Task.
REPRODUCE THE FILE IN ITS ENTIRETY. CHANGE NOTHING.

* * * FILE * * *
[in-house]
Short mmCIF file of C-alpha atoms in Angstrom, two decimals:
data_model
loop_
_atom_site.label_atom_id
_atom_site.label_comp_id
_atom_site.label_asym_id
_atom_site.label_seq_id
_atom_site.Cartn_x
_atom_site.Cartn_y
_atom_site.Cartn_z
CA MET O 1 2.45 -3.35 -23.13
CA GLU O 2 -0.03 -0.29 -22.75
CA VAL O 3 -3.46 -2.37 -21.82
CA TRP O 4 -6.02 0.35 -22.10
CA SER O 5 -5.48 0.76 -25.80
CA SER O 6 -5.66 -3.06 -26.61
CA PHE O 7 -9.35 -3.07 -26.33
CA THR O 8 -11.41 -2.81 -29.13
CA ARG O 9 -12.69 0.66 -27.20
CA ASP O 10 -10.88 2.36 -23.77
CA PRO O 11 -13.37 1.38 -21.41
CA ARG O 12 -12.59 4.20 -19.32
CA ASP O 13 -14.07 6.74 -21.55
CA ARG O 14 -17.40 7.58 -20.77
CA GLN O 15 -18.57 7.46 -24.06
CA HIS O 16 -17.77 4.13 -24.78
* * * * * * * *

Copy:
[in-house]
Short mmCIF file of C-alpha atoms in Angstrom, two decimals:
data_model
loop_
_atom_site.label_atom_id
_atom_site.label_comp_id
_atom_site.label_asym_id
_atom_site.label_seq_id
_atom_site.Cartn_x
_atom_site.Cartn_y
_atom_site.Cartn_z
CA MET O 1 2.45 -3.35 -23.13
CA GLU O 2 -0.03 -0.29 -22.75
CA VAL O 3 -3.46 -2.37 -21.82
CA TRP O 4 -6.02 0.35 -22.10
CA SER O 5 -5.48 0.76 -25.80
CA SER O 6 -5.66 -3.06 -26.61
CA PHE O 7 -9.35 -3.07 -26.33
CA THR O 8 -11.41 -2.81 -29.13
CA ARG O 9 -12.69 0.66 -27.20
CA ASP O 10 -10.88 2.36 -23.77
CA PRO O 11 -13.37 1.38 -21.41
CA ARG O 12 -12.59 4.20 -19.32
CA ASP O 13 -14.07 6.74 -21.55
CA ARG O 14 -17.40 7.58 -20.77
CA GLN O 15 -18.57 7.46 -24.06
CA HIS O 16 -17.77 4.13 -24.78